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Started by zbrown22, September 09, 2018, 05:57:44 PM
Quote from: zbrown22 on September 09, 2018, 05:57:44 PMWhat is the general consensus on Roth vs Traditional 401k? Much of the conversation I read online surrounds ones marginal taxation rate, and what that will be now (i.e. working years) vs what that will be in retirement. Generally, I expect lower, but taxation is not the only consideration (at least for me) when selecting the type of retirement contributions.How do you factor in generational wealth considerations (i.e. inheritance of retirement account money)? And how about RMDs? (I know Roth 401k has RMDs, but these can be eliminated by converting to a Roth IRA once leaving ones company and beginning retirement).
Quote from: YoungAndTheInvested on September 14, 2018, 08:54:10 AMRegardless of the account you choose, maxing out your available contributions annually is smart. Both have their advantages and disadvantages. Some other items to note regarding the benefits of contributing to a Roth IRA:The ability to watch your money grow tax free for longer. Traditional IRAs require you to take required minimum distributions (RMDs) every year once you reach age 70 ½, regardless of your need for the money. The government never received tax revenue from those funds when you contributed them and wants to get what it's due at some point. RMDs accomplish this goal. With a Roth IRA, you paid your taxes upfront and you can ignore these RMDs. Your money can stay in the account and continue growing tax-free.An additional benefit is leaving a tax-free inheritance to your heirs. What do I mean by that? The people who stand to inherit your Roth IRA when you land that great gig in the sky won't have to pay any federal income tax on withdrawals so long as the account has been open for at least 5 years. While you might not get to enjoy this benefit, your heirs will certainly appreciate it.And finally, you are able to take out contributions made to the Roth IRA should a present need arise without a tax hit.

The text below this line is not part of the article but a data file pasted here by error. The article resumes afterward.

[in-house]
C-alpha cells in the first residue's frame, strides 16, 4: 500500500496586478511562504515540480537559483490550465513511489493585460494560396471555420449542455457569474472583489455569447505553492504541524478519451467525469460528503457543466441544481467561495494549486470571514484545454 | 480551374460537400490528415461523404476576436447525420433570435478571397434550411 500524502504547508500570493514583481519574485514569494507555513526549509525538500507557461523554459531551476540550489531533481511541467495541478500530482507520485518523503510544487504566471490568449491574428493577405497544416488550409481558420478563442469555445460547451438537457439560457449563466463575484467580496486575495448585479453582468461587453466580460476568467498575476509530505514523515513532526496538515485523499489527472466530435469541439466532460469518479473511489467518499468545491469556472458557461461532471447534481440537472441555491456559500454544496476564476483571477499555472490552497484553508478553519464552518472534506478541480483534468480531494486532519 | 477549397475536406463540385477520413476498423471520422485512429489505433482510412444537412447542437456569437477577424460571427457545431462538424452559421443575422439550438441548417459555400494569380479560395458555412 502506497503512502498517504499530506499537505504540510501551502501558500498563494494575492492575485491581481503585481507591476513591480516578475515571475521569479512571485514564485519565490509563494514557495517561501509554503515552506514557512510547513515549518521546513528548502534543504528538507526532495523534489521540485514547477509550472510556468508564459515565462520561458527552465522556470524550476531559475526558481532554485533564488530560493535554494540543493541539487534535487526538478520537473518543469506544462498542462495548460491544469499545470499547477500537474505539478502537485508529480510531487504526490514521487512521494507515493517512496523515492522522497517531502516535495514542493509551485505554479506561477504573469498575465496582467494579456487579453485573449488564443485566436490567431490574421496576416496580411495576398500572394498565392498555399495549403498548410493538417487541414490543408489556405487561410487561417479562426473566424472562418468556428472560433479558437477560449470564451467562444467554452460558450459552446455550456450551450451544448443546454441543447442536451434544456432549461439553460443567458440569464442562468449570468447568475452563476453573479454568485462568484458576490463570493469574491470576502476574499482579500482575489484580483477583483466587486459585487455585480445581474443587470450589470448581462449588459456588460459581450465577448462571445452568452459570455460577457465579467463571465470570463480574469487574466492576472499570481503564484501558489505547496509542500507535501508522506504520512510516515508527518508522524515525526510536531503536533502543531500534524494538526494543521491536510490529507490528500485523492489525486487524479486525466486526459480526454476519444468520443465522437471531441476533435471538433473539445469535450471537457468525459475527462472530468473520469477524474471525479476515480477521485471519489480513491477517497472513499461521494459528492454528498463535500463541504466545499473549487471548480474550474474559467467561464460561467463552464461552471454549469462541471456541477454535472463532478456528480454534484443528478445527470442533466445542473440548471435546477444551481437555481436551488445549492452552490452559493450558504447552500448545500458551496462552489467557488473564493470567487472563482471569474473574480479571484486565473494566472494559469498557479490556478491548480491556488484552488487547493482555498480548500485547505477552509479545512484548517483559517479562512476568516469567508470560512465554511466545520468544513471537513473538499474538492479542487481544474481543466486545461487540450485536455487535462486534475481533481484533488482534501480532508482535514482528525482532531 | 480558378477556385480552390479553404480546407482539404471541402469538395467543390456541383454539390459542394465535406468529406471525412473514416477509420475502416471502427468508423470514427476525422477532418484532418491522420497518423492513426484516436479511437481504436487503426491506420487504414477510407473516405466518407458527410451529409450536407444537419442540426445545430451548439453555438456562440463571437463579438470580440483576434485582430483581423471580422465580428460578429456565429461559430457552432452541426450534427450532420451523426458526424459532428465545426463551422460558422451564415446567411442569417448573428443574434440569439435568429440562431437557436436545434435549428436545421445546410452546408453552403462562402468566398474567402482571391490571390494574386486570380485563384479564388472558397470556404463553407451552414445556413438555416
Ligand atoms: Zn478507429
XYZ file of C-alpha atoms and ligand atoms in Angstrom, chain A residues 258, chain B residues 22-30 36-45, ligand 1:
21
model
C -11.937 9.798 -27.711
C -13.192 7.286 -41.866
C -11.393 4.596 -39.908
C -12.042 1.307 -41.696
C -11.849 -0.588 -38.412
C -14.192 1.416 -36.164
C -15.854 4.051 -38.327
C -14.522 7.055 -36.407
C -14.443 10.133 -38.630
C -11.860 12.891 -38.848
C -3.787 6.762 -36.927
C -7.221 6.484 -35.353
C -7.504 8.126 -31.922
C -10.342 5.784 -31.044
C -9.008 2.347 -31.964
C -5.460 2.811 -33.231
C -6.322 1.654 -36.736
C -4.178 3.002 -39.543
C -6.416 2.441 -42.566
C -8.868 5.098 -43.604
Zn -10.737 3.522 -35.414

Quote from: numbers on September 15, 2018, 06:09:46 PMSeems to me, those registered on this site should not expect their tax rate to decline in retirement. If you're a saver, especially a young one, it should be relatively easy to have the same income in retirement as when working, and when RMD's start you will probably be reporting more annual income than was earned while working. Tax rates are not going down, someone has to pay the Government debt.